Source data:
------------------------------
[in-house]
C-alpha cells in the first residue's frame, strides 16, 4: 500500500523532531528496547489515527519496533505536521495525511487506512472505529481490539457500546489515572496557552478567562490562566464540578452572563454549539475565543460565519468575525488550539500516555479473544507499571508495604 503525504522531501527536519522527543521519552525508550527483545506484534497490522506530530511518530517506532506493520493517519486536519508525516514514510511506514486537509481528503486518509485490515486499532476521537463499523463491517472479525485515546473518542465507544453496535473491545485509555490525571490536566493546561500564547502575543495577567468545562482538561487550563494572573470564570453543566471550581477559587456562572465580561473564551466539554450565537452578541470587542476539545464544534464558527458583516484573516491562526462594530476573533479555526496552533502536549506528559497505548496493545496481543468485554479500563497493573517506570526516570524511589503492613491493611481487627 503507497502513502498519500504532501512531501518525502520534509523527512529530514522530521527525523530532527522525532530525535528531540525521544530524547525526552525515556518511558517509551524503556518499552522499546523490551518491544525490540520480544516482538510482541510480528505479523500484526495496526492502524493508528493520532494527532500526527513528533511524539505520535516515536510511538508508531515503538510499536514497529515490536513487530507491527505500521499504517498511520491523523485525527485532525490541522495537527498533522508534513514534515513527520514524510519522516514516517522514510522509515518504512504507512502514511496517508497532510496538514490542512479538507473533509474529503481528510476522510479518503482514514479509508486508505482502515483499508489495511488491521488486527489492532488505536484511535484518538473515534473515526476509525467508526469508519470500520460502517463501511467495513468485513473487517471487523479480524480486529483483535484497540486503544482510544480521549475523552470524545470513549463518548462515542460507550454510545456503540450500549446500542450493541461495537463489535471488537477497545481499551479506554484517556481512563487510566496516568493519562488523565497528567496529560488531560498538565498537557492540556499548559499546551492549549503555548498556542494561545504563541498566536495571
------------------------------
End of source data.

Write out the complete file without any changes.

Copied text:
[in-house]
C-alpha cells in the first residue's frame, strides 16, 4: 500500500523532531528496547489515527519496533505536521495525511487506512472505529481490539457500546489515572496557552478567562490562566464540578452572563454549539475565543460565519468575525488550539500516555479473544507499571508495604 503525504522531501527536519522527543521519552525508550527483545506484534497490522506530530511518530517506532506493520493517519486536519508525516514514510511506514486537509481528503486518509485490515486499532476521537463499523463491517472479525485515546473518542465507544453496535473491545485509555490525571490536566493546561500564547502575543495577567468545562482538561487550563494572573470564570453543566471550581477559587456562572465580561473564551466539554450565537452578541470587542476539545464544534464558527458583516484573516491562526462594530476573533479555526496552533502536549506528559497505548496493545496481543468485554479500563497493573517506570526516570524511589503492613491493611481487627 503507497502513502498519500504532501512531501518525502520534509523527512529530514522530521527525523530532527522525532530525535528531540525521544530524547525526552525515556518511558517509551524503556518499552522499546523490551518491544525490540520480544516482538510482541510480528505479523500484526495496526492502524493508528493520532494527532500526527513528533511524539505520535516515536510511538508508531515503538510499536514497529515490536513487530507491527505500521499504517498511520491523523485525527485532525490541522495537527498533522508534513514534515513527520514524510519522516514516517522514510522509515518504512504507512502514511496517508497532510496538514490542512479538507473533509474529503481528510476522510479518503482514514479509508486508505482502515483499508489495511488491521488486527489492532488505536484511535484518538473515534473515526476509525467508526469508519470500520460502517463501511467495513468485513473487517471487523479480524480486529483483535484497540486503544482510544480521549475523552470524545470513549463518548462515542460507550454510545456503540450500549446500542450493541461495537463489535471488537477497545481499551479506554484517556481512563487510566496516568493519562488523565497528567496529560488531560498538565498537557492540556499548559499546551492549549503555548498556542494561545504563541498566536495571